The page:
Missing in Action, mostly

Missing in Action, mostly

Public sector lags behind in SEPA implementation

26 October 10

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migration of the public sector

In February 2009, the Council of Finance Ministers (ECOFIN), presented its first Annual Report on the State of SEPA Migration and stated that " remains a necessary and economically viable project. Therefore, it is of paramount importance to maintain migration momentum and ensure that the full benefits of the project are attained." The report primarily reflects the results of a survey launched by the European Commission on preparedness and migration by public administrations.

At this point, compared with all other sectors, the public sector appears to particularly under-perform in this regard.

The actual take-up of Credit Transfer ( ) by public administrations which responded to the survey represented no more than 5 per cent of all credit transfers performed in the payments market annually.

Consequently, many public administrations have not yet executed any at all, while others have used the new instrument only to a marginal extent (less than 1 per cent of all credit transfers). Earlier and faster adopters with a more significant volume are the Belgian Central Bank (8 per cent rate) and the Finance Ministry of Italy (5 per cent rate).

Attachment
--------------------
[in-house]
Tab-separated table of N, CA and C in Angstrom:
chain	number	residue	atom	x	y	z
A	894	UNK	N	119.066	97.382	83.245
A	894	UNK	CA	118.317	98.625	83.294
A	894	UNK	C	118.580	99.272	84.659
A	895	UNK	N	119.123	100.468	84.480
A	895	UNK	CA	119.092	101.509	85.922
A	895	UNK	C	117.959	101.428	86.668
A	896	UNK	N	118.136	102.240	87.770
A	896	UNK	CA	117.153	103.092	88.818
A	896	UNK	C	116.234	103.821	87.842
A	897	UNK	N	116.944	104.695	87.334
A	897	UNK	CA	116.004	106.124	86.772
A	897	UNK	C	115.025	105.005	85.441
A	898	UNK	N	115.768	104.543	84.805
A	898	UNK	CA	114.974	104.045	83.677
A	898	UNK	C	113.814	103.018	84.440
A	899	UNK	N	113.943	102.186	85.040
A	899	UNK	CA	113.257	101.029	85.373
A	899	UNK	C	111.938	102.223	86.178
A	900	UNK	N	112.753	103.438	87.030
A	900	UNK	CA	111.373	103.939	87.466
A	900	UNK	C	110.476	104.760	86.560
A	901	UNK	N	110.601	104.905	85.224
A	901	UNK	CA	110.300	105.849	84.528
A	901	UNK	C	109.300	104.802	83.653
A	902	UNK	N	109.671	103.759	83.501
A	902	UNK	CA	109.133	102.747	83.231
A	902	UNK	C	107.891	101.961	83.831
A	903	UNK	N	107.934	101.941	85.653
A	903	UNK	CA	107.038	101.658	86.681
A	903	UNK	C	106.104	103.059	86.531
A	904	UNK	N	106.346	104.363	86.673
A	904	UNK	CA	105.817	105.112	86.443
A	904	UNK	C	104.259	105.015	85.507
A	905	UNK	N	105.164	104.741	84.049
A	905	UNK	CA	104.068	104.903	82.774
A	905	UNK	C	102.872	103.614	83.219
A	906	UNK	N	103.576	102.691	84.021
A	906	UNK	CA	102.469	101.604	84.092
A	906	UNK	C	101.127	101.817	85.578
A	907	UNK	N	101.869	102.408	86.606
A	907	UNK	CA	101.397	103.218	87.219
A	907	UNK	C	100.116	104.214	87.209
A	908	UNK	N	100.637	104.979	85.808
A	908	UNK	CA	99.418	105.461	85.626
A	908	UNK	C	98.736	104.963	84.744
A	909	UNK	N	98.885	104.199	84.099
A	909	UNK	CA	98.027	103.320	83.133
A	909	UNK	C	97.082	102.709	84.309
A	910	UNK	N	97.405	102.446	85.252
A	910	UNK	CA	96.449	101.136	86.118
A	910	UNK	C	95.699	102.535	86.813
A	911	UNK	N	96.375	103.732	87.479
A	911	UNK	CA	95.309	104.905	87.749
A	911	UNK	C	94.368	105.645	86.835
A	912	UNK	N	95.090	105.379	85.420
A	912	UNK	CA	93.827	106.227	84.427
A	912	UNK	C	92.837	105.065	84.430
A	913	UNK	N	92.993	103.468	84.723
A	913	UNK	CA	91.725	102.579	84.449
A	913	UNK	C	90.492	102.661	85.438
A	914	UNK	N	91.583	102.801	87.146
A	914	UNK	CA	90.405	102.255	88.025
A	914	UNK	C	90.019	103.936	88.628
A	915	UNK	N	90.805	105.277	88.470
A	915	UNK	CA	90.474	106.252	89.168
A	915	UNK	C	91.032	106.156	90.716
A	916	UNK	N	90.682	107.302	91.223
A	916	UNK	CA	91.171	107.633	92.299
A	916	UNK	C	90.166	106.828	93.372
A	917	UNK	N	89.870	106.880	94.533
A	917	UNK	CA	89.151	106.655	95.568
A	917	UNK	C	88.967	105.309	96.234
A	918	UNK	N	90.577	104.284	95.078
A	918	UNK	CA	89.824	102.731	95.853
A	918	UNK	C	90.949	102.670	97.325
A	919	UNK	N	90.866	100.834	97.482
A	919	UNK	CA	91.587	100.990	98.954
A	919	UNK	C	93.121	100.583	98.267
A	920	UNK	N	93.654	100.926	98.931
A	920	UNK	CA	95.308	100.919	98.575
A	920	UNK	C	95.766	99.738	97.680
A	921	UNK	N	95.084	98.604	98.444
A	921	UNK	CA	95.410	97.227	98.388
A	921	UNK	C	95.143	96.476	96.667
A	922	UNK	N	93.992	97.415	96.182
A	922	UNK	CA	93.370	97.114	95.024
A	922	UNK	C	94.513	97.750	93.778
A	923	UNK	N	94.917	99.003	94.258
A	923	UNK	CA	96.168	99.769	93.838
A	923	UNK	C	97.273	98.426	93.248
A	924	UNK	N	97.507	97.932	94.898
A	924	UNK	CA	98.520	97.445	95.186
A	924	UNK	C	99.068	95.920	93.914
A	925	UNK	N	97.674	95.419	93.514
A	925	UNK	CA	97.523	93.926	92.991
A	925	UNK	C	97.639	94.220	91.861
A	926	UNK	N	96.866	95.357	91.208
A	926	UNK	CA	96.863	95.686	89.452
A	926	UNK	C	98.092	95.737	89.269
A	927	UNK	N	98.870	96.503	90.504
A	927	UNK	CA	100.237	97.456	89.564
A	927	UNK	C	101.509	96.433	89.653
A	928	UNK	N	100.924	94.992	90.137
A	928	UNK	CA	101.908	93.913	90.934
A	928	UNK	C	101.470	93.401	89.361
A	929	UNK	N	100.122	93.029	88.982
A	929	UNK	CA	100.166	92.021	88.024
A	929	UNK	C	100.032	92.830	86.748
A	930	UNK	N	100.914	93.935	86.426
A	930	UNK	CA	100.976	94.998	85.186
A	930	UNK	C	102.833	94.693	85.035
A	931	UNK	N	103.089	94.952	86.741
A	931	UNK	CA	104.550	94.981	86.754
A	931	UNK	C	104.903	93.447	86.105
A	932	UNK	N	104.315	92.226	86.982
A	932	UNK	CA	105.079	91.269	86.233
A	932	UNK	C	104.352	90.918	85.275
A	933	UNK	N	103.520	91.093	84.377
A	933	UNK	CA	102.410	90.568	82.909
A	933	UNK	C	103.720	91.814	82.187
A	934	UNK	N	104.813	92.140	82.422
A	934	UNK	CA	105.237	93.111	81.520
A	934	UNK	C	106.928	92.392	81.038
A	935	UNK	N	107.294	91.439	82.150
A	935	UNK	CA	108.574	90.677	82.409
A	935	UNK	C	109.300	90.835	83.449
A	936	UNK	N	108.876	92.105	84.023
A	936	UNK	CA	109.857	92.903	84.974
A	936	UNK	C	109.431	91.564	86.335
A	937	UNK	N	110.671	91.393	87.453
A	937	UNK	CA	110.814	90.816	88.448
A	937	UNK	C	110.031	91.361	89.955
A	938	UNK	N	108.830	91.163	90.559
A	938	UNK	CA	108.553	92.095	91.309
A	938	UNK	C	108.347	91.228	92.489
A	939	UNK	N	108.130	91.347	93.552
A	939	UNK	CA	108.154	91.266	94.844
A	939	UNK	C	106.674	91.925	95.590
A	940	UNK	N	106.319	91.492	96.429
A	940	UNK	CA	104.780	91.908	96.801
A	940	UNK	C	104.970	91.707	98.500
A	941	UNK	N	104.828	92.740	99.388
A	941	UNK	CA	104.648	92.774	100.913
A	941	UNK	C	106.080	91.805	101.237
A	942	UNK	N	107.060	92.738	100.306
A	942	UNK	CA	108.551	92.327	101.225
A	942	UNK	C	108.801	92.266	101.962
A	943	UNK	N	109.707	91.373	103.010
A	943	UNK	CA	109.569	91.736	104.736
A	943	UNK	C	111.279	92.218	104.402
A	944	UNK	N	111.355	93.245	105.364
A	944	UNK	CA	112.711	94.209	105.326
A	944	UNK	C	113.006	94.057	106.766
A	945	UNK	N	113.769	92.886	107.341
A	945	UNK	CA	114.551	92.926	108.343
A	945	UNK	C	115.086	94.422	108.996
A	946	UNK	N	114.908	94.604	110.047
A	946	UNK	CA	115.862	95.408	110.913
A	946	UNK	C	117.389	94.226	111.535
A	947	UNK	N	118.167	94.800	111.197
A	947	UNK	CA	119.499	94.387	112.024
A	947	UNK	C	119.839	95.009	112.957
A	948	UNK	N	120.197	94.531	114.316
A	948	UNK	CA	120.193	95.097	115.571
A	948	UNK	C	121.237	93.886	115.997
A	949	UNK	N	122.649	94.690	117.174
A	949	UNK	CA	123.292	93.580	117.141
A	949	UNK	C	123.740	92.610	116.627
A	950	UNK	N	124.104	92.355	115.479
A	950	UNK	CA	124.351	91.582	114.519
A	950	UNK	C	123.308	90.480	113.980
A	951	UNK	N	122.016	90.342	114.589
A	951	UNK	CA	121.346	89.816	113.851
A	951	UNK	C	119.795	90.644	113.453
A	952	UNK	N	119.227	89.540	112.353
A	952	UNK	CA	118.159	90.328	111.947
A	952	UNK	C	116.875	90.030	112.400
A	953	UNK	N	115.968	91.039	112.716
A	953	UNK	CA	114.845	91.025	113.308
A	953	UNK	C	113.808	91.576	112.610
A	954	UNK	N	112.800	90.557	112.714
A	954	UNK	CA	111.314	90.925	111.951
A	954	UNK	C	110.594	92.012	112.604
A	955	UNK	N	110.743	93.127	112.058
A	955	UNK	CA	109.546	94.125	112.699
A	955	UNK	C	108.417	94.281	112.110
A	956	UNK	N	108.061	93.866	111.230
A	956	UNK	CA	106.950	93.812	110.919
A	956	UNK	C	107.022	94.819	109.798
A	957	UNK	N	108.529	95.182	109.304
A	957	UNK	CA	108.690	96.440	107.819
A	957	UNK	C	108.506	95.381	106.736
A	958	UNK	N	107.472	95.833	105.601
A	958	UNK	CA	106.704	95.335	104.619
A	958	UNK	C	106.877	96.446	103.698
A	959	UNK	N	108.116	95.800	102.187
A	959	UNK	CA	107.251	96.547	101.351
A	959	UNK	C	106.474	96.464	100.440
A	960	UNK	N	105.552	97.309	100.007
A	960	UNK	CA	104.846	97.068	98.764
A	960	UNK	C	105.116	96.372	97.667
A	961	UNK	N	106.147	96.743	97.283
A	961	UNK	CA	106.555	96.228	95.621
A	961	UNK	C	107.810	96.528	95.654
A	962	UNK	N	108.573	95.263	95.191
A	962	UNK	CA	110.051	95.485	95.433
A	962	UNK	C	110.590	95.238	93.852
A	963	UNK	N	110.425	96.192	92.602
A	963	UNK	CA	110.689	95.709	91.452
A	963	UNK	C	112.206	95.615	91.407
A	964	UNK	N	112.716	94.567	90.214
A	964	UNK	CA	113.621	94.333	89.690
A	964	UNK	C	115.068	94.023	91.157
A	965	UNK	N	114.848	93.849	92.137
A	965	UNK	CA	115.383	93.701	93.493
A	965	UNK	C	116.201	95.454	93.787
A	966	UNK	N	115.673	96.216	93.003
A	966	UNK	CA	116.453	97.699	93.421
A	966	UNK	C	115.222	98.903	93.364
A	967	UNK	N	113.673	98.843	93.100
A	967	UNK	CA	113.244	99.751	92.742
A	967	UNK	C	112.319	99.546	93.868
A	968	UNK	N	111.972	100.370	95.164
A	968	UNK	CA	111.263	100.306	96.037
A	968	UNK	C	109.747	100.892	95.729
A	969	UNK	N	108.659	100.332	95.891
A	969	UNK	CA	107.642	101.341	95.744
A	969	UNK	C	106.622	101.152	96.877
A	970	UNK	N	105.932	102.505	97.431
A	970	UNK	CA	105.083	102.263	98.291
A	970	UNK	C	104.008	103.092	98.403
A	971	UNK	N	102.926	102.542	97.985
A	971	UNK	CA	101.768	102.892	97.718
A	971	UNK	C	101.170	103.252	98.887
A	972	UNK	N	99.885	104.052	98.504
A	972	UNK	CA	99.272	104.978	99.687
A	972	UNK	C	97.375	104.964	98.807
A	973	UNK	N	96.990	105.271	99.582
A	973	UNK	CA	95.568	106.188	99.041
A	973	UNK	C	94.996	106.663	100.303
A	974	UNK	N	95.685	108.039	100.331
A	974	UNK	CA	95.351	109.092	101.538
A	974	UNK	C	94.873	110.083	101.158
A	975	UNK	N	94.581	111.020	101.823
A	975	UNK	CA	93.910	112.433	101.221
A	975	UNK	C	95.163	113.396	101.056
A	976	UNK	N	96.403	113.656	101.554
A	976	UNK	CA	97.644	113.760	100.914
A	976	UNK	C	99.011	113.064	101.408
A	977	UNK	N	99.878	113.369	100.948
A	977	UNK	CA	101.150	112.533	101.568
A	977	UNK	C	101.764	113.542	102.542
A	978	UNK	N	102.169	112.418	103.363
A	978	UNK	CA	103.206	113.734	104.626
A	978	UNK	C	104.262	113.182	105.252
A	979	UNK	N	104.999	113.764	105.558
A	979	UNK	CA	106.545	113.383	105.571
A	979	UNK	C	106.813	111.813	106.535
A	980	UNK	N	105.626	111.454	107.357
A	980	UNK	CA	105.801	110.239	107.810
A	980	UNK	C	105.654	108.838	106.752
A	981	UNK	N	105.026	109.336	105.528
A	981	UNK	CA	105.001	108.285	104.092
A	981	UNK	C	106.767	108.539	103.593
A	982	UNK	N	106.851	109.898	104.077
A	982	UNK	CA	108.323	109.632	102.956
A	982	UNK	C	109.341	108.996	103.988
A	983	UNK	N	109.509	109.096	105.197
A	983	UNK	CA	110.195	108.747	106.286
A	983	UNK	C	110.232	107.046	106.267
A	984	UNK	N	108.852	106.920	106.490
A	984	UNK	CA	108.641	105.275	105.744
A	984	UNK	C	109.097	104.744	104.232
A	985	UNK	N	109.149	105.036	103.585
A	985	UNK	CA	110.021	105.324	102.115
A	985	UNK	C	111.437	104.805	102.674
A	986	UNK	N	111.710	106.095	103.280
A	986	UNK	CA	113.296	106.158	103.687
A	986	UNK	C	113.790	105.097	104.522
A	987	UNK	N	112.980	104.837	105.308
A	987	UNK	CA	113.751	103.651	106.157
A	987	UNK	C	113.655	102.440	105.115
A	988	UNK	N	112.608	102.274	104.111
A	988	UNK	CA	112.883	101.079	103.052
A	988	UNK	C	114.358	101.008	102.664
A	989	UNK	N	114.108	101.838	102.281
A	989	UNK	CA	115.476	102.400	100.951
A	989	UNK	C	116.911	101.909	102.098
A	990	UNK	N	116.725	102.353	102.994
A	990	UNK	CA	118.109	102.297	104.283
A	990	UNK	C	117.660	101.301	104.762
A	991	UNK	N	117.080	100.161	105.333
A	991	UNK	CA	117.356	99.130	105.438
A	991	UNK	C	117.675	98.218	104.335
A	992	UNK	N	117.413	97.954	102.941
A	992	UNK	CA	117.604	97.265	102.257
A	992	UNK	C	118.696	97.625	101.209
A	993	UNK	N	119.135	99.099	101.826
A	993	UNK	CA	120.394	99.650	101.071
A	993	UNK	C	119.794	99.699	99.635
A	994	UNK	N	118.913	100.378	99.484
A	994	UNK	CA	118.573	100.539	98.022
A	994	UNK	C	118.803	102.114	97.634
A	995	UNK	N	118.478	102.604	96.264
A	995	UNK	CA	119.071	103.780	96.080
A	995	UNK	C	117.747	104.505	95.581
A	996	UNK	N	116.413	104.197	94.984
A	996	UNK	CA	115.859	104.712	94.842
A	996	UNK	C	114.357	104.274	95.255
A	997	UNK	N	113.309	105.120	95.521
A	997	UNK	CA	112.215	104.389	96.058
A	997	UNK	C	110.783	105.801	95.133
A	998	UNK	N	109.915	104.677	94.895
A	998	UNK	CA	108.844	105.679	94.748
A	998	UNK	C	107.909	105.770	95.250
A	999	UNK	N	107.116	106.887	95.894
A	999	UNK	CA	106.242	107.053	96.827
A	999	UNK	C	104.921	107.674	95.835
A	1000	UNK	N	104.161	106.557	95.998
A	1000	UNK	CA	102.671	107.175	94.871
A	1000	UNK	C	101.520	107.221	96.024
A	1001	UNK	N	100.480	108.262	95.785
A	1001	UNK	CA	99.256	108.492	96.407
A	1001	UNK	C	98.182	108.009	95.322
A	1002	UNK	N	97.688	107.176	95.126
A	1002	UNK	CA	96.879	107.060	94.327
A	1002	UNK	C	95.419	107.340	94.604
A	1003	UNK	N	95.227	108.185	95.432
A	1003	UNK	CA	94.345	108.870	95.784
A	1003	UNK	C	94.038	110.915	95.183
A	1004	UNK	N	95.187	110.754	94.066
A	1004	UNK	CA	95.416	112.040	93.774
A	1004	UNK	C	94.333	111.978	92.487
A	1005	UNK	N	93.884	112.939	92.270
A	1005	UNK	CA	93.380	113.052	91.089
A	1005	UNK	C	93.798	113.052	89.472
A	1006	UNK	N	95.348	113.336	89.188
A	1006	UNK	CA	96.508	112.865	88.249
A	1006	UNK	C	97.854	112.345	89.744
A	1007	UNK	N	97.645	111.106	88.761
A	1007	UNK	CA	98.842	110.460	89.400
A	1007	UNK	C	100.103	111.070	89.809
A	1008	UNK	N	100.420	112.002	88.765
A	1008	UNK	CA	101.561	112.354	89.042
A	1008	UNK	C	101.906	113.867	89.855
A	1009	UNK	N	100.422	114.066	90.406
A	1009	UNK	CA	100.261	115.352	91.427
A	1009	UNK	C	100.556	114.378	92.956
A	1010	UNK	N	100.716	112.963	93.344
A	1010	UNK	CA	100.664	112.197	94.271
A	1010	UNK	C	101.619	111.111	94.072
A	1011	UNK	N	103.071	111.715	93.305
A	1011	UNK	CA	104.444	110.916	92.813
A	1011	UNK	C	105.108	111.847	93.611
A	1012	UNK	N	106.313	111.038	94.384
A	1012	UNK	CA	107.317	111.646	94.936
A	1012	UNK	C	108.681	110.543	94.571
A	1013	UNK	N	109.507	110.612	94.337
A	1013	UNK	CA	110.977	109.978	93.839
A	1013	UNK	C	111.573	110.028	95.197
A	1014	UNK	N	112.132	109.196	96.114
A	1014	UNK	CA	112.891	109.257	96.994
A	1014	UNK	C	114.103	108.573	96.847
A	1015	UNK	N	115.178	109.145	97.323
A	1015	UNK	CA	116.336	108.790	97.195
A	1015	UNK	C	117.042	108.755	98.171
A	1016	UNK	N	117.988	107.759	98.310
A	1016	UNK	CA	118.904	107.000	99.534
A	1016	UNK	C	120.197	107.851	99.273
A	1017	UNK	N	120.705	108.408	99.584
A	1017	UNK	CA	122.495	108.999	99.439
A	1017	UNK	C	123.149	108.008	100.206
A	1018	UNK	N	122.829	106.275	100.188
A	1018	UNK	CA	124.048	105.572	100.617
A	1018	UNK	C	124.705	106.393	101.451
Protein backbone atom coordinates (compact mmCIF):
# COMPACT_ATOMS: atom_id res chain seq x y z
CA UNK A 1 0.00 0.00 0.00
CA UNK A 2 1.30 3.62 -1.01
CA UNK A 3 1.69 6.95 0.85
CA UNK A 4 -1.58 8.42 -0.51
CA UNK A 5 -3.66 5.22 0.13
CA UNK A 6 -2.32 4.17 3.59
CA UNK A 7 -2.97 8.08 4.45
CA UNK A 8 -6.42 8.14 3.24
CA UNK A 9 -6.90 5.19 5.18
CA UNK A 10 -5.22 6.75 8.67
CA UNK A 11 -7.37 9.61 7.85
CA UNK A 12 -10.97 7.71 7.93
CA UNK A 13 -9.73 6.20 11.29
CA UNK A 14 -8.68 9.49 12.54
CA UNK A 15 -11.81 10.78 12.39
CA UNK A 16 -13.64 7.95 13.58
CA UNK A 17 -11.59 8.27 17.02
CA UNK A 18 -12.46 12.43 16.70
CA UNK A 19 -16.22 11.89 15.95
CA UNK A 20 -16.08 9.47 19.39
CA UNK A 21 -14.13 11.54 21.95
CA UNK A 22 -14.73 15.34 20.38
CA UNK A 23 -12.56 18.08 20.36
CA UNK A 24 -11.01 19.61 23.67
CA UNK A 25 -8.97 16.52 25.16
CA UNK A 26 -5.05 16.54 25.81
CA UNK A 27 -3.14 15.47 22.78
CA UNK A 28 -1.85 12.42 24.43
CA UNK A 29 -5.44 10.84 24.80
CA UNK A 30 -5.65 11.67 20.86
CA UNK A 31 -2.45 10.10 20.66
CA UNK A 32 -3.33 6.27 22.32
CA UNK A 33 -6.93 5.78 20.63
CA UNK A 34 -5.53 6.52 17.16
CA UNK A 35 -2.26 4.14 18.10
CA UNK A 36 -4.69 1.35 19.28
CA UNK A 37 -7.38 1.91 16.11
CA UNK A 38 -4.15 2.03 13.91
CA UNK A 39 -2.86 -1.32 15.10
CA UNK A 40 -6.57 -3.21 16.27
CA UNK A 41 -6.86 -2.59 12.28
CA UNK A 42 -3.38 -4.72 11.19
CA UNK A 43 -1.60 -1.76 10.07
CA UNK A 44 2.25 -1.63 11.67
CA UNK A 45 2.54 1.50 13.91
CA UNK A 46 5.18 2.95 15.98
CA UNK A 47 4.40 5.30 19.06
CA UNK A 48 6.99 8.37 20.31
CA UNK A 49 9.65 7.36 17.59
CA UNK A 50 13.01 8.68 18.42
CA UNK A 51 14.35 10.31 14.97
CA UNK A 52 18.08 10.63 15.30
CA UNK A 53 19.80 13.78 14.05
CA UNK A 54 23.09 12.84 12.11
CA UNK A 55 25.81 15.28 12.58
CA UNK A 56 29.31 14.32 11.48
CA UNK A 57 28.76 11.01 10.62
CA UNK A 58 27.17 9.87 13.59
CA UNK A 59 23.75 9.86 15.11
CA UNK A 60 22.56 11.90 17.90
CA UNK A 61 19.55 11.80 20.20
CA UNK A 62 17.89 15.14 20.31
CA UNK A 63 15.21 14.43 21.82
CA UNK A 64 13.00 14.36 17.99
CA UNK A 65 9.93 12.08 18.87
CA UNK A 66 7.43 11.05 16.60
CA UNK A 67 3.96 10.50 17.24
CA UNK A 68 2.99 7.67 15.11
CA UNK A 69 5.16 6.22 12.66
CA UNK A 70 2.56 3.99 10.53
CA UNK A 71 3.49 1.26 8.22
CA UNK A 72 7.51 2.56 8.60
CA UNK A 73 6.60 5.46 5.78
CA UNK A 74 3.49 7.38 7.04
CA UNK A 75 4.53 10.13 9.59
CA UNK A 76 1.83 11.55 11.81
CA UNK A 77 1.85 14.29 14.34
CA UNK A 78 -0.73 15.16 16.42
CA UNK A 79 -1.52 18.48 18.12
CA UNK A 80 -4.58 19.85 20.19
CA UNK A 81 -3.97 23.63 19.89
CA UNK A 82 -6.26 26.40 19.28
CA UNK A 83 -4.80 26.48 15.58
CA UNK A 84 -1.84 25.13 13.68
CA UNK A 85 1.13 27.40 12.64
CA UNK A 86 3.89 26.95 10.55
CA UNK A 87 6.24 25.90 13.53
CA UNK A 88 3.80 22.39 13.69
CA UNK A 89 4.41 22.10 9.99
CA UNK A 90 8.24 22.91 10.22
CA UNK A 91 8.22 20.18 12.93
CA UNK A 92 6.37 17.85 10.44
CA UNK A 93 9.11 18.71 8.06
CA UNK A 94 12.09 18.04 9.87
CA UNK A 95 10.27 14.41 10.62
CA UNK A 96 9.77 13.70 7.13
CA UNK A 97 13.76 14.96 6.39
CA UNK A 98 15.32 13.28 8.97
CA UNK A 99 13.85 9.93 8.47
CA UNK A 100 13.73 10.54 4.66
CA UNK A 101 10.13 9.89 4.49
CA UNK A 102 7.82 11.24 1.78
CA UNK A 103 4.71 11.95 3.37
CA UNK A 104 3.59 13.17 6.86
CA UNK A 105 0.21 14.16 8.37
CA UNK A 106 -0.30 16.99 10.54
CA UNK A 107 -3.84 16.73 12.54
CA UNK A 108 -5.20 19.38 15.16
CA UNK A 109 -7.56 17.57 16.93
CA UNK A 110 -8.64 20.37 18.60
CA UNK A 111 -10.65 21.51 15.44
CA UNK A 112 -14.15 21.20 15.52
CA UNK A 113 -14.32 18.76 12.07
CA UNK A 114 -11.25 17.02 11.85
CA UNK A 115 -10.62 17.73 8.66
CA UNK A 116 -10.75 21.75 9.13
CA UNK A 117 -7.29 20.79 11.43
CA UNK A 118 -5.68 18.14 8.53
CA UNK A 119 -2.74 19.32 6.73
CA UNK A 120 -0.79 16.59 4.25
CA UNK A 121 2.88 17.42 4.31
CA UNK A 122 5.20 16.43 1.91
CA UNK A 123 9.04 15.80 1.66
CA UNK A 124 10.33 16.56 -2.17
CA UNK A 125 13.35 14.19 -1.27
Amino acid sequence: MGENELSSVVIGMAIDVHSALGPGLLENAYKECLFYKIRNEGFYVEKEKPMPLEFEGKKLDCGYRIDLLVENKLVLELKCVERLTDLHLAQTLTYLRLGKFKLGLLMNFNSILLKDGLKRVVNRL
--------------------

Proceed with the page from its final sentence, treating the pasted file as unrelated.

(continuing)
The front-runners: Luxemburg, Belgium and France

There are, however, positive exceptions: the public sector in Luxemburg achieved a 100 per cent rate for their domestic payments. Luxemburg benefits from the fact that domestic banks are already fully -compliant and have converted domestic public administration payments from the legacy national standard to the ISO 20022 XML messaging format (the data format). Since 1 January 2009, the Belgian federal public administrations exclusively use the Credit Transfer for all their financial transactions with citizens and corporates. In France, a committee representing all French government ministries has been established to coordinate, monitor and steer migration of public administrations at central government and local level as well as within social security entities. Other Member States might consider learning from the experiences gained in these countries where lessons learned on migration are already available.

Step up the pressure

Given the overall results of the Annual Progress Report on the State of Migration, European authorities are increasing the pressure with a view to remediate the situation.